At the New Jersey Affordability Forum held at Raritan Valley Community College today, I got the chance to hear Independent gubernatorial candidate Christopher Daggett outline his plan to fix the N.J. fiscal mess.
His plan, he says, is not to increase taxes - but instead to expand them. For instance, he would apply the 7% sales tax to more items, services in particular, thereby allowing the sales tax to generate more revenue, which will allow property taxes to decrease.
I don't know about you, but, to me, an expansion is an increase. In fact, on items that were never taxed before, the increase is infinitely large! But quibbling over whether an "expansion" is an "increase" misses the real issue.
Being a school board member means that I am thinking about property taxes all the time. You don't have to think very long about property taxes in order to develop a real loathing for them. But there is one good thing about our property tax system - it keeps our locally generated money right here in our community.
The property taxes that you and I pay each quarter are used to run our municipality, our schools, and our county services. With the exception of our municipal pension contributions, that money never makes it to Trenton. That means it can't be squandered by Trenton bureaucrats.
Daggett wants to send MORE of your money to Trenton, and that's the problem. The state has a habit of taking the income tax and sales tax money and making it disappear. Just take a look at the school construction fiasco or the plethora of useless patronage jobs.
In the spirit of the Affordability Forum, I offer a solution. A solution in sharp contrast to the Christopher Daggett big government plan. I propose that we eliminate the state income tax completely and allow New Jersey's twenty-one counties to implement their own income tax system. Let the counties keep the tax revenue generated by their citizens and use that money to alleviate the property tax burden. Let the counties decide which school districts and municipalities need financial aid. Cut out the State Street middleman.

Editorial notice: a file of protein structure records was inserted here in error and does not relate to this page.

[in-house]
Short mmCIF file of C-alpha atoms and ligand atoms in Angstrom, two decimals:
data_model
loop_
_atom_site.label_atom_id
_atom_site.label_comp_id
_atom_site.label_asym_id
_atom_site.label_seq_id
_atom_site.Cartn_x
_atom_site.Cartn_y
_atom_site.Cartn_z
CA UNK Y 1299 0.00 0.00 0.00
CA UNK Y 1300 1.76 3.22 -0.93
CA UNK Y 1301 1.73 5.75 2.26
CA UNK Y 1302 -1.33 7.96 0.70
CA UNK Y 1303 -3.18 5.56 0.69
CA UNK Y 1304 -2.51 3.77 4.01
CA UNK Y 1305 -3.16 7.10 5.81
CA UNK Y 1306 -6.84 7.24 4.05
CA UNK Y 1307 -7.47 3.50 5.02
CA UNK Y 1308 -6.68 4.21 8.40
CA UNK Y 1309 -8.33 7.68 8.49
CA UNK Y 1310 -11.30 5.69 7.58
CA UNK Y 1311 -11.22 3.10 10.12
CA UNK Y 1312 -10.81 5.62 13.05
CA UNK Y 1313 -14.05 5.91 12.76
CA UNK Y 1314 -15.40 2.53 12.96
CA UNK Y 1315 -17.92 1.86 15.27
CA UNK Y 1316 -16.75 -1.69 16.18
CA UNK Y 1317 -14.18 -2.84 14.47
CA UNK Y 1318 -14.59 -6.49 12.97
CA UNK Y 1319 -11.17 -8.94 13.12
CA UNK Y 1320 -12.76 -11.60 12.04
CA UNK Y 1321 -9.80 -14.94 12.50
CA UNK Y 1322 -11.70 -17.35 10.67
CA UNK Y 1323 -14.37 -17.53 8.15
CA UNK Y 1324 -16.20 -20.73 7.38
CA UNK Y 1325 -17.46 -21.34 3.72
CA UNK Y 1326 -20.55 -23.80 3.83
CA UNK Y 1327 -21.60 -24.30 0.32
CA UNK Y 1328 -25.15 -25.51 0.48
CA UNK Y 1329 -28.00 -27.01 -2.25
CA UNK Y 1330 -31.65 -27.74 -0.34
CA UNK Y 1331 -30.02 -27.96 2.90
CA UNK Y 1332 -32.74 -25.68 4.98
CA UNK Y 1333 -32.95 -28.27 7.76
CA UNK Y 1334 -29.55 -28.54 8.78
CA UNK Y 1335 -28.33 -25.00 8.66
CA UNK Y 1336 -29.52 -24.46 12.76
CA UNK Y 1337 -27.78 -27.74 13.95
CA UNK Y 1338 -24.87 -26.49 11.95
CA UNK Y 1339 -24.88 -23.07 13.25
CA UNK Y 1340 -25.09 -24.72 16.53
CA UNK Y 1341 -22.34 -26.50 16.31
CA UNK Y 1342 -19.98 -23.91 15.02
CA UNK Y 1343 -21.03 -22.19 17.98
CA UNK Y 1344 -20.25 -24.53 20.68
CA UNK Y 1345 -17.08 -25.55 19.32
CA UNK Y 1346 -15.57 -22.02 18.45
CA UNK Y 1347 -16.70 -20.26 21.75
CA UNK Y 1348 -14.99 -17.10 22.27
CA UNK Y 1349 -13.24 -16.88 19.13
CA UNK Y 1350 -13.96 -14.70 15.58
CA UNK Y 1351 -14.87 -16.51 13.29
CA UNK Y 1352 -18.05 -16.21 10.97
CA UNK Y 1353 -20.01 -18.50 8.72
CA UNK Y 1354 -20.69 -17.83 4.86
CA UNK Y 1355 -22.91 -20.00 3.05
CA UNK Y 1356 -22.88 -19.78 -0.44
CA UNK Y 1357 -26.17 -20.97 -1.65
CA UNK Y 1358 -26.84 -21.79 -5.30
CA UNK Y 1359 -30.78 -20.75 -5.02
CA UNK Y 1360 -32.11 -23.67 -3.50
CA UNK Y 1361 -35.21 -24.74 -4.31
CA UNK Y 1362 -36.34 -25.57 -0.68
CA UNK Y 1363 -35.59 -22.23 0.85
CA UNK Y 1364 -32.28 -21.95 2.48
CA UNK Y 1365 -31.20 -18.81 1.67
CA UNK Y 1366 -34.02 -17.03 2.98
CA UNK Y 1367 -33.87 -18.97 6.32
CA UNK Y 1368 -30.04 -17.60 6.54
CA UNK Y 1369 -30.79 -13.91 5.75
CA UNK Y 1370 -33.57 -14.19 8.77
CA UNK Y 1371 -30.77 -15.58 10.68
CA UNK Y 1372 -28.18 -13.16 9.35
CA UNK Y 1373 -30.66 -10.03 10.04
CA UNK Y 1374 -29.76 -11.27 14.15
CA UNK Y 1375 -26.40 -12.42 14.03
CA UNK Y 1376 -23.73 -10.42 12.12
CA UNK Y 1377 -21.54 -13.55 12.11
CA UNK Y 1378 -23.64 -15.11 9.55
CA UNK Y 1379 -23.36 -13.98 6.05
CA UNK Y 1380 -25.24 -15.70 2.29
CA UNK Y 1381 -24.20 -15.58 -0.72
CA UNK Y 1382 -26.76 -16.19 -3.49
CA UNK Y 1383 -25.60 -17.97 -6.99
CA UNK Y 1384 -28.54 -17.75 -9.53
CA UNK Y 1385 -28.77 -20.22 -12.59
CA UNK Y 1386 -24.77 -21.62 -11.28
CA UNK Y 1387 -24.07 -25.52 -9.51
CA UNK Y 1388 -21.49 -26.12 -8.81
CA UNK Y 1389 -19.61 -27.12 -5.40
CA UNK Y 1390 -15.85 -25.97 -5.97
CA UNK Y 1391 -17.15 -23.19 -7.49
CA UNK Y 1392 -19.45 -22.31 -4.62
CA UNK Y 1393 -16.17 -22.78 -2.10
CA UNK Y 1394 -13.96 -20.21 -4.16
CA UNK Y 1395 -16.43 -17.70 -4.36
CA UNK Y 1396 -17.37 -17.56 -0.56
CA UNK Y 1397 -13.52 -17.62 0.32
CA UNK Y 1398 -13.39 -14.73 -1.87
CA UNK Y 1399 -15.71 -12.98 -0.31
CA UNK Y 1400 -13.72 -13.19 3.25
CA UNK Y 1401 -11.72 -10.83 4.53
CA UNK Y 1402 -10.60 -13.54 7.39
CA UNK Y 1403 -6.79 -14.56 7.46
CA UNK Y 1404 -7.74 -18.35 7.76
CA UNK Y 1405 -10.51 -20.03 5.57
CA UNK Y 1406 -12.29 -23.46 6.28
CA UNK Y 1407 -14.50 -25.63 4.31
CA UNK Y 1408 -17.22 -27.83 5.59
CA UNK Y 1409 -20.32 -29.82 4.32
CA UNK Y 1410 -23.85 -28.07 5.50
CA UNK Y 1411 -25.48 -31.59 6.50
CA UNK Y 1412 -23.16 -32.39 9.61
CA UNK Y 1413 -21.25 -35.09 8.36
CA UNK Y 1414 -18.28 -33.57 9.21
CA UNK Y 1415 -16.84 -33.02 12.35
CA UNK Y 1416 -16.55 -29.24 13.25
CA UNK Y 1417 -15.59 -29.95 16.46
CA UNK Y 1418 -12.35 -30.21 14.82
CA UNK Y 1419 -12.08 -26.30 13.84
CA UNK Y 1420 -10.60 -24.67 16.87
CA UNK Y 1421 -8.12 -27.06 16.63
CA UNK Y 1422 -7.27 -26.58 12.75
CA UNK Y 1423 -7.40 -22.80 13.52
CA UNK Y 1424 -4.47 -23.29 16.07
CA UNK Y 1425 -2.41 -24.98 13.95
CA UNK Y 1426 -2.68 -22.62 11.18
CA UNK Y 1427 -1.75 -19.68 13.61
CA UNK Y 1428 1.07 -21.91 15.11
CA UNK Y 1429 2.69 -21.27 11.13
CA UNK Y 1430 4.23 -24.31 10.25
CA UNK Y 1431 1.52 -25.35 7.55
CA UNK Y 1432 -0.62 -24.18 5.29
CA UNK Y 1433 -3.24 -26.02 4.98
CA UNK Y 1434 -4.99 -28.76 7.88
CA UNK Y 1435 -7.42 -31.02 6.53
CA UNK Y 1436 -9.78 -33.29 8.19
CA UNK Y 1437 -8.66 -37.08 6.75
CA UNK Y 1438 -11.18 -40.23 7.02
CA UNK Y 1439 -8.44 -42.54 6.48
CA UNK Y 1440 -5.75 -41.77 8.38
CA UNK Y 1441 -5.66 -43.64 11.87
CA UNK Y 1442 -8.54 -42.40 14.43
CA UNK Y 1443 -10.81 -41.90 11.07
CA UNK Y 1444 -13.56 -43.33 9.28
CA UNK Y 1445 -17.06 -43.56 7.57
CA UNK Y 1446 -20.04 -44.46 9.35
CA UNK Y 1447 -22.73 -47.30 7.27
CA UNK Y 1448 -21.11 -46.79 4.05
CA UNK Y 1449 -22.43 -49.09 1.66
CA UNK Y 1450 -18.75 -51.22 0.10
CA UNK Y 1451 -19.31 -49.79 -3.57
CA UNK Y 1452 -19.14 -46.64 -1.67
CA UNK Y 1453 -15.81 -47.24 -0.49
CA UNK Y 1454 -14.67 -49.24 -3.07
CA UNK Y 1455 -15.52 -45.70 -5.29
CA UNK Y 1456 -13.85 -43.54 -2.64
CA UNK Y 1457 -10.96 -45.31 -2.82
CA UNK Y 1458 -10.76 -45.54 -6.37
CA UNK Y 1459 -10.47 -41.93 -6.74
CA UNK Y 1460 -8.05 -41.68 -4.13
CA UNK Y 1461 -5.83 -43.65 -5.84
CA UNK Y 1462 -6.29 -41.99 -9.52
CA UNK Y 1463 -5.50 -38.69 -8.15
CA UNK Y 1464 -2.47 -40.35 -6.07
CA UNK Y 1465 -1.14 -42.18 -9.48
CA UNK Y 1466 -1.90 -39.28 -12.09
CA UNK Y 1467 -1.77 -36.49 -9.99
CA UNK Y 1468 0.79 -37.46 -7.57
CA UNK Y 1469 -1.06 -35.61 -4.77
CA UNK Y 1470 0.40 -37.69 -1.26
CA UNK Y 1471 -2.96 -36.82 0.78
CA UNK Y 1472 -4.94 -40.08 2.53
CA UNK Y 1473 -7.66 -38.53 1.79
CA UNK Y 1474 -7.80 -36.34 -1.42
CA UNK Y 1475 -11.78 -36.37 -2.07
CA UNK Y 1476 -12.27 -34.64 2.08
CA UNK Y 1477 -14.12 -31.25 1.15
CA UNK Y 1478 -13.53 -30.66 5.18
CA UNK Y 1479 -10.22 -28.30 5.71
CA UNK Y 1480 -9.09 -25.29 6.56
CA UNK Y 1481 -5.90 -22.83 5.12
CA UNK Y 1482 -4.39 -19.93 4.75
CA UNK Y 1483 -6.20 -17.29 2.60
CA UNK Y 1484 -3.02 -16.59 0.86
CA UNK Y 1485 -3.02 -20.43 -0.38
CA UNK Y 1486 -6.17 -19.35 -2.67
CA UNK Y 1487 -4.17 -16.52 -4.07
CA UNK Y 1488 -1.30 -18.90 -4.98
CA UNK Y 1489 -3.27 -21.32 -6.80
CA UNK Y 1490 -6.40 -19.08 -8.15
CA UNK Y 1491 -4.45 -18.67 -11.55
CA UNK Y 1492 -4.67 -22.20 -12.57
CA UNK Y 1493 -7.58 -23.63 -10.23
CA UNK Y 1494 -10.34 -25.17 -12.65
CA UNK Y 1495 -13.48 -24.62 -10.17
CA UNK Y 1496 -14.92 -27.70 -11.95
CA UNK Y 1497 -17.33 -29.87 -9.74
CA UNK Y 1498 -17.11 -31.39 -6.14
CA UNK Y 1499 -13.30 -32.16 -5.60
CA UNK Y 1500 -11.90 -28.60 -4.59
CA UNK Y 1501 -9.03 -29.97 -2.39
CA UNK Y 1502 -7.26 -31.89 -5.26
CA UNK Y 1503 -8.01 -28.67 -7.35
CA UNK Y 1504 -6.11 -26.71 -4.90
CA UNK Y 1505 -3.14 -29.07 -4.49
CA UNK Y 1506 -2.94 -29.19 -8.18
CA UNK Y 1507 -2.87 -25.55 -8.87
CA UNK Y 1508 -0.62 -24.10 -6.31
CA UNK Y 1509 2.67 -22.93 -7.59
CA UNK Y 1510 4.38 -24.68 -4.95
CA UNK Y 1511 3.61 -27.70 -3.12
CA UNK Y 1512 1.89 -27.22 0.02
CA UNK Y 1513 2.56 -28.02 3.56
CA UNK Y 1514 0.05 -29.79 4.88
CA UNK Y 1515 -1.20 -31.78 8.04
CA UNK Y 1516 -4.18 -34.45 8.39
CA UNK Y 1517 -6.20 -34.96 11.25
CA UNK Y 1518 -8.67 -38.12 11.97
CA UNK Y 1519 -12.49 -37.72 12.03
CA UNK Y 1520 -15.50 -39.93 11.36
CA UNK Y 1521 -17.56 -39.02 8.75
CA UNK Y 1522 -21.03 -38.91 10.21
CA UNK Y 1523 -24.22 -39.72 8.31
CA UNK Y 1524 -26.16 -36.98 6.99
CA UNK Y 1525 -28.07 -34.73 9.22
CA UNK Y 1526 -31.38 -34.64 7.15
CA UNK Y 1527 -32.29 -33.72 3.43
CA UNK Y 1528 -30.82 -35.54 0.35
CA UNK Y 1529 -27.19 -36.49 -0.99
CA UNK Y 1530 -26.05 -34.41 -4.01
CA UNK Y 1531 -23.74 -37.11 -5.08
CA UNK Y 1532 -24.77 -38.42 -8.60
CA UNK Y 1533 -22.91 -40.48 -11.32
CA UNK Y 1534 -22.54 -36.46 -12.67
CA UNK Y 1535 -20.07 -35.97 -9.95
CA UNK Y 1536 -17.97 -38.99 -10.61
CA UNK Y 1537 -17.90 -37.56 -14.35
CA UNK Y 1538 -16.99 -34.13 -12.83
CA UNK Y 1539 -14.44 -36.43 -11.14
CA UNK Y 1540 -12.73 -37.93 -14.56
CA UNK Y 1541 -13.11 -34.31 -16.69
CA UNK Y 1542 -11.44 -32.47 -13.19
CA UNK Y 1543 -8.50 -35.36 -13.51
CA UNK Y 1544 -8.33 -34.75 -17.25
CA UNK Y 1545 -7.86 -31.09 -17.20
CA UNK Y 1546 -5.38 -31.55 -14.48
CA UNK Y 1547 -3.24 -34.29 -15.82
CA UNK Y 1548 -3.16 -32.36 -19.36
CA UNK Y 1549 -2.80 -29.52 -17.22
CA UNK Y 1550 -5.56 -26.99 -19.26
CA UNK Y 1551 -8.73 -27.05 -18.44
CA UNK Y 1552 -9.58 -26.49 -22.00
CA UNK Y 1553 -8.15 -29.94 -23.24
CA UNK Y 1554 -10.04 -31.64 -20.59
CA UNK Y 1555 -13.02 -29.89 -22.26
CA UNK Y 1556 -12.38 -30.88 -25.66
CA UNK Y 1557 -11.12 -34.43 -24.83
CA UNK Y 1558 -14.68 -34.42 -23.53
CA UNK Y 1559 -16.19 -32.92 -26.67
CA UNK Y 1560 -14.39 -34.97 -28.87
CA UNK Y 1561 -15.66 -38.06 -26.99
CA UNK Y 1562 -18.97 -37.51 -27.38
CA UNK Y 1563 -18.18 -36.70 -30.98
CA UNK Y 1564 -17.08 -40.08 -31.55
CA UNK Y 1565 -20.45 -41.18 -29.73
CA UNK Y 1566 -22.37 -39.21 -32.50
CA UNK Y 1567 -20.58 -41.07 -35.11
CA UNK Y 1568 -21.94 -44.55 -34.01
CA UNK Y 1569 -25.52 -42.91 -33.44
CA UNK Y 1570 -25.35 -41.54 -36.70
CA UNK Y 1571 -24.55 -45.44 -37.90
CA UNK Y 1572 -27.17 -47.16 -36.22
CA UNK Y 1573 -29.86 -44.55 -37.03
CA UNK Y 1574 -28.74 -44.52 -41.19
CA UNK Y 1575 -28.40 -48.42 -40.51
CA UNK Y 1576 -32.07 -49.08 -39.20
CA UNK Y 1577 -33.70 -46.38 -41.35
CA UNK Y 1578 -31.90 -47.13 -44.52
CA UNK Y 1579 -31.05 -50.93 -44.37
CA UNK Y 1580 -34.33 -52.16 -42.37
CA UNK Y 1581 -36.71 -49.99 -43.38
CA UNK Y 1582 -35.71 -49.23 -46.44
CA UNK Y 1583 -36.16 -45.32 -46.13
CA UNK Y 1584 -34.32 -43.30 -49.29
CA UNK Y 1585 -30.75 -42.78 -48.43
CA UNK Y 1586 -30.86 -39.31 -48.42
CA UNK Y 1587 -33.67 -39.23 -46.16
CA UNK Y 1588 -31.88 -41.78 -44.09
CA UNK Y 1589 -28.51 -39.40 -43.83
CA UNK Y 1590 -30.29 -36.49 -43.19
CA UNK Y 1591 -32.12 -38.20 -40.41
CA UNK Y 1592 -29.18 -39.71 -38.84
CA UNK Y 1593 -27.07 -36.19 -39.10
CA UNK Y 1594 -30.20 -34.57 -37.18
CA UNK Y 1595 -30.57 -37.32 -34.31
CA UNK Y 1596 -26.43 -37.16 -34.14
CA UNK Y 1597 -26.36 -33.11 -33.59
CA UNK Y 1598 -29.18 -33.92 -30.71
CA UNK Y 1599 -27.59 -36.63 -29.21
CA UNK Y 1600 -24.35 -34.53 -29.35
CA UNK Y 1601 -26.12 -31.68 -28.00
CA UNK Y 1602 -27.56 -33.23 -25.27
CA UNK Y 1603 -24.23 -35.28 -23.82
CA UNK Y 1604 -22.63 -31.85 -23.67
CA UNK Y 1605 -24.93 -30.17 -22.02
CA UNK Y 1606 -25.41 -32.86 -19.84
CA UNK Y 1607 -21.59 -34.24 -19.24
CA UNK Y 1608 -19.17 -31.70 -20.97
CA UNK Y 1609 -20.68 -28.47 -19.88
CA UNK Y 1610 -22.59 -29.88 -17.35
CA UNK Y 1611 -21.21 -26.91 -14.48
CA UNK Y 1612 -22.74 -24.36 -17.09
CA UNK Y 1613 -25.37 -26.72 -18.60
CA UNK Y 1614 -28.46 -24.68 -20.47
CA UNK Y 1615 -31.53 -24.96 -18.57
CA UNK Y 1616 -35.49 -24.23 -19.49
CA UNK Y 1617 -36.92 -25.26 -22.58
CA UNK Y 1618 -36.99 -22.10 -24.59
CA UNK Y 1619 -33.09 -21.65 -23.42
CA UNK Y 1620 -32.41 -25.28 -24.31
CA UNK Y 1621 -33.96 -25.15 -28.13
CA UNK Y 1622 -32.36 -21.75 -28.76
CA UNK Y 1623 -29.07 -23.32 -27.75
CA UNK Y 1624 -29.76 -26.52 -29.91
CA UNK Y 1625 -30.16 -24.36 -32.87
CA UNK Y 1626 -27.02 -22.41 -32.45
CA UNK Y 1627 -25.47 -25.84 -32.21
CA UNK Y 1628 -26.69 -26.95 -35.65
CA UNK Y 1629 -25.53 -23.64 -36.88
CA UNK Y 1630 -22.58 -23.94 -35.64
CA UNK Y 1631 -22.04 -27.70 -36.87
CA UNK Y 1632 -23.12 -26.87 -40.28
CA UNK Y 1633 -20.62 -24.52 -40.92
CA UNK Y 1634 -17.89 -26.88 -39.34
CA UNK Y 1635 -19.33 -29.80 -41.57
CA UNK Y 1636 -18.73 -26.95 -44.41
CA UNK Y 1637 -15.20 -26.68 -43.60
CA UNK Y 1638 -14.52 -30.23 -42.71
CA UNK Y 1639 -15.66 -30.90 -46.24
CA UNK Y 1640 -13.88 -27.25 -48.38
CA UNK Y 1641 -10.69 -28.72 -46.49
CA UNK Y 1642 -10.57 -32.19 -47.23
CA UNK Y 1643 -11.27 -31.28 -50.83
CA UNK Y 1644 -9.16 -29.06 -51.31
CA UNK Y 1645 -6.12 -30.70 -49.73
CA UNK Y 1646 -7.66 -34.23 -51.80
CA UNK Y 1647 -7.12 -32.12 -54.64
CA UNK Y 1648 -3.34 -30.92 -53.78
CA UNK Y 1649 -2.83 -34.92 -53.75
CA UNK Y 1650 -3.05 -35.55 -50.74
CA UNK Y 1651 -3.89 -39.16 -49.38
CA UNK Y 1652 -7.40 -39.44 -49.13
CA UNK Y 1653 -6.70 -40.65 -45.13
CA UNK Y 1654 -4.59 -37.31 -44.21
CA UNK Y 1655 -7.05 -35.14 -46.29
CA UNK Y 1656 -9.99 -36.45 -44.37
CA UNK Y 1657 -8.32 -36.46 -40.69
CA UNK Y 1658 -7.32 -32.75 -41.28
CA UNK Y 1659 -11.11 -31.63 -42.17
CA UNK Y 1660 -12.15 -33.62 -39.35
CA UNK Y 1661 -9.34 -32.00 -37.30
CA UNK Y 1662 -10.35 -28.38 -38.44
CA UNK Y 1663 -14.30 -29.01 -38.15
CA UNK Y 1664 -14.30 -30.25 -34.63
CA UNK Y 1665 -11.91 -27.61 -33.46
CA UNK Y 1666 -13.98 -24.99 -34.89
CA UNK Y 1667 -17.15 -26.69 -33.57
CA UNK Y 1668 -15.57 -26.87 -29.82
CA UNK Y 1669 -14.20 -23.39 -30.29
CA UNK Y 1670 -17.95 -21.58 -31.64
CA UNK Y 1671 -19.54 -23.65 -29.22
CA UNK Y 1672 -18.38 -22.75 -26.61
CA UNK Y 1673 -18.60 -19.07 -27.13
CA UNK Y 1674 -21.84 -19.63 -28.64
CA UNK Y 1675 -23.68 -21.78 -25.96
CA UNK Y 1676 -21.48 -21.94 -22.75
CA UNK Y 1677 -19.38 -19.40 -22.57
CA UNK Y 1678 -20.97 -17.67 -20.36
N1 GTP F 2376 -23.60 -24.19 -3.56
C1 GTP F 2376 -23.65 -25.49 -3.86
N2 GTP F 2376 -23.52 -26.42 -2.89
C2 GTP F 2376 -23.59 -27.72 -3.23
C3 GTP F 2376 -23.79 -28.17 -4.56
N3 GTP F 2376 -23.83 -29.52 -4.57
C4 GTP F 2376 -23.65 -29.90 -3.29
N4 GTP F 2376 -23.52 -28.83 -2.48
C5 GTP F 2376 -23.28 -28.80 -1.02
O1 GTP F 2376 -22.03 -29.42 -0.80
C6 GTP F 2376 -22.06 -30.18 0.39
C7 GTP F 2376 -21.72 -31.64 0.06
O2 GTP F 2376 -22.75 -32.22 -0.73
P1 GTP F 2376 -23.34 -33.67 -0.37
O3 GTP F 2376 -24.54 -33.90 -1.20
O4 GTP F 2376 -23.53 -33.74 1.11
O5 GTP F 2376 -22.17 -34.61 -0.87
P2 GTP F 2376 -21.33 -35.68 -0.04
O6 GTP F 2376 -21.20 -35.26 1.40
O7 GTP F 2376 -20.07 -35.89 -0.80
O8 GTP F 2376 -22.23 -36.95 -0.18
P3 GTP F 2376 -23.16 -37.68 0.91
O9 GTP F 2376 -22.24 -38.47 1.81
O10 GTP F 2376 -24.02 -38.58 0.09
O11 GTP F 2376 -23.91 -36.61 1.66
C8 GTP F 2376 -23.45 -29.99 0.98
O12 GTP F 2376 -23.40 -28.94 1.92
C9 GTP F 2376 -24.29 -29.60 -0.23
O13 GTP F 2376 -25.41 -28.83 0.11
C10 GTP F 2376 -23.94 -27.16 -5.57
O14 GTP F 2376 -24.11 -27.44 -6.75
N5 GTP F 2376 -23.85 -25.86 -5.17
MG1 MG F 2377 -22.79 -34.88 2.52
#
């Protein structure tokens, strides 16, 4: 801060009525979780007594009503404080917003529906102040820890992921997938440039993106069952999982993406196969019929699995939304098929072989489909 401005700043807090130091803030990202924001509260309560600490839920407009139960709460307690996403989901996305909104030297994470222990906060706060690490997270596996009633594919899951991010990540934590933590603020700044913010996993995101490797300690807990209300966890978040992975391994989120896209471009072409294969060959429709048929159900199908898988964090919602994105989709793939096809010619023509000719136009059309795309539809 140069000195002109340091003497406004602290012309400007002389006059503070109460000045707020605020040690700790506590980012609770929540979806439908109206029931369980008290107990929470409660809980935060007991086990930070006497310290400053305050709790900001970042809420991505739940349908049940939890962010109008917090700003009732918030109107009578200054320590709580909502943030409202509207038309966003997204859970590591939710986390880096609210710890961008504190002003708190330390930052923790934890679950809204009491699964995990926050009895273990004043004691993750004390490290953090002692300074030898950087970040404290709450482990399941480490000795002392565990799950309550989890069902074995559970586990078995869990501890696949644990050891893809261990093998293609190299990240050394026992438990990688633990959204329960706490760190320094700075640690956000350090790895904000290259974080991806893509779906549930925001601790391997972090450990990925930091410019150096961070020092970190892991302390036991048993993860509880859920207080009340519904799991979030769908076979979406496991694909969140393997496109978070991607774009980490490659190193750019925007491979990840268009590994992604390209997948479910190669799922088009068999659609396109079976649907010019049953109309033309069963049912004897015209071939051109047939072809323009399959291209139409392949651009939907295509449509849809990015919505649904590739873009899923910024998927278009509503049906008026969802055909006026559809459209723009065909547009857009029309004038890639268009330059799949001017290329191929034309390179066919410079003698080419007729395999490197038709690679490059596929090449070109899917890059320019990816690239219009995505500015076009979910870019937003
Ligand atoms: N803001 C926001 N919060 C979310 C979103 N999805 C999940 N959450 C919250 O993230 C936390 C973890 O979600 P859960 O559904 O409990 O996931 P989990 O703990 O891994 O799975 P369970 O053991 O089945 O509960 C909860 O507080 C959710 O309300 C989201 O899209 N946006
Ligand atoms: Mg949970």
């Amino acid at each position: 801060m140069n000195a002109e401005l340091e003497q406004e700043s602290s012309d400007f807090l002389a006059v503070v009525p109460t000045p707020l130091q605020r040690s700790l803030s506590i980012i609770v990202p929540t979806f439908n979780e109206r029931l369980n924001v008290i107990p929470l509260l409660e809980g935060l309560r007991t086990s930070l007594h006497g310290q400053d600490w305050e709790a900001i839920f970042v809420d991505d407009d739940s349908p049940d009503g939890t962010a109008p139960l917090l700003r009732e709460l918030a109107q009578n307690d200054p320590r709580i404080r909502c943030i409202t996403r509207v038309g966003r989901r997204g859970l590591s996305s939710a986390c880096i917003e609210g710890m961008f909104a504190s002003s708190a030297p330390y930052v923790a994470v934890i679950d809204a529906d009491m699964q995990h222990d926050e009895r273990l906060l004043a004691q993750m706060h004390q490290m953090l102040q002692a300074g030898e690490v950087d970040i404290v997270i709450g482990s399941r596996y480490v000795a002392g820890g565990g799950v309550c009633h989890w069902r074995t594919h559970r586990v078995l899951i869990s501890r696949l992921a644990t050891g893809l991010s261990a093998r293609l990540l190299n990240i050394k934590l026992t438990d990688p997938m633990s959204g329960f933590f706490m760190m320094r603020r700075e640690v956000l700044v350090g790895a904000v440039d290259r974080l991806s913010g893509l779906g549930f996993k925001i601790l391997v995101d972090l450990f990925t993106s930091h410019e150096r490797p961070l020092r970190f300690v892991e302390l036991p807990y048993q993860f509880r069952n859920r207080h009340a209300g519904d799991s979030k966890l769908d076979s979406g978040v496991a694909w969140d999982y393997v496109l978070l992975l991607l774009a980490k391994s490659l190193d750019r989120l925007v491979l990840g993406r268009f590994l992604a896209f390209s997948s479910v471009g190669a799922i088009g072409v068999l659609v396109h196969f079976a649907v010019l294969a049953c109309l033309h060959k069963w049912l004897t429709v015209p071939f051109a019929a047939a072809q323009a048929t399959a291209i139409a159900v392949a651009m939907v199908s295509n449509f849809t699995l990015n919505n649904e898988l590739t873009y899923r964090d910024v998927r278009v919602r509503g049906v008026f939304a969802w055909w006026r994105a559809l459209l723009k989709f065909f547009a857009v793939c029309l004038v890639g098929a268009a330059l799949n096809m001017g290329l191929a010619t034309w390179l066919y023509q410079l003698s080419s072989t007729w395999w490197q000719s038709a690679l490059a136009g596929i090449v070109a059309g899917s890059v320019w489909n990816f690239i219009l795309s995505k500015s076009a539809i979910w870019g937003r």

The state can still have the sales tax, the highway tolls, and all of the revenue generated from various licenses. If any of the counties finds that they can't generate enough income to run their schools, the state can help out with the Lottery money - that's what it's for, right?
I'm not a financial wizard, and I'm not running for Governor, so this is only an idea. I don't have any numbers to back it up. But the underlying philosophy is sound. The state government is too big now, "expanding" the sales tax - giving even more money to Trenton - will only, ultimately, increase the size of government. And that's something we just can't afford.